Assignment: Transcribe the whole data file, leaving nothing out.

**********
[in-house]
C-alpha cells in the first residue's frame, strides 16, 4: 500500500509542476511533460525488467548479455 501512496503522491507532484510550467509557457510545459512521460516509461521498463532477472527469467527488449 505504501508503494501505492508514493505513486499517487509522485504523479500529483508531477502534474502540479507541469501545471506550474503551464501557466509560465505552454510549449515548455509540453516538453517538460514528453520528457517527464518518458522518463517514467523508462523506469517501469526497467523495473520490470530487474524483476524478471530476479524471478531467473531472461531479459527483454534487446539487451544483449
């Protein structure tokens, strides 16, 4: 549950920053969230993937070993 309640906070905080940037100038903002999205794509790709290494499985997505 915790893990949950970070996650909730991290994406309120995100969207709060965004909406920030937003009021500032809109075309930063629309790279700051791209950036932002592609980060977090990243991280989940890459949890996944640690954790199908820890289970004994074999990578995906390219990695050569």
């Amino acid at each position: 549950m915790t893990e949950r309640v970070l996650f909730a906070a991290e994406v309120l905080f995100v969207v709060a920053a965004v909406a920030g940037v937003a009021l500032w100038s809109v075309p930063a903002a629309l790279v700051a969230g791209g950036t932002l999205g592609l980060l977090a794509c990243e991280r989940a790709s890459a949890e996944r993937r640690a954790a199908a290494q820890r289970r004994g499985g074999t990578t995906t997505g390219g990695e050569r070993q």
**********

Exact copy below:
[in-house]
C-alpha cells in the first residue's frame, strides 16, 4: 500500500509542476511533460525488467548479455 501512496503522491507532484510550467509557457510545459512521460516509461521498463532477472527469467527488449 505504501508503494501505492508514493505513486499517487509522485504523479500529483508531477502534474502540479507541469501545471506550474503551464501557466509560465505552454510549449515548455509540453516538453517538460514528453520528457517527464518518458522518463517514467523508462523506469517501469526497467523495473520490470530487474524483476524478471530476479524471478531467473531472461531479459527483454534487446539487451544483449
């Protein structure tokens, strides 16, 4: 549950920053969230993937070993 309640906070905080940037100038903002999205794509790709290494499985997505 915790893990949950970070996650909730991290994406309120995100969207709060965004909406920030937003009021500032809109075309930063629309790279700051791209950036932002592609980060977090990243991280989940890459949890996944640690954790199908820890289970004994074999990578995906390219990695050569």
């Amino acid at each position: 549950m915790t893990e949950r309640v970070l996650f909730a906070a991290e994406v309120l905080f995100v969207v709060a920053a965004v909406a920030g940037v937003a009021l500032w100038s809109v075309p930063a903002a629309l790279v700051a969230g791209g950036t932002l999205g592609l980060l977090a794509c990243e991280r989940a790709s890459a949890e996944r993937r640690a954790a199908a290494q820890r289970r004994g499985g074999t990578t995906t997505g390219g990695e050569r070993q």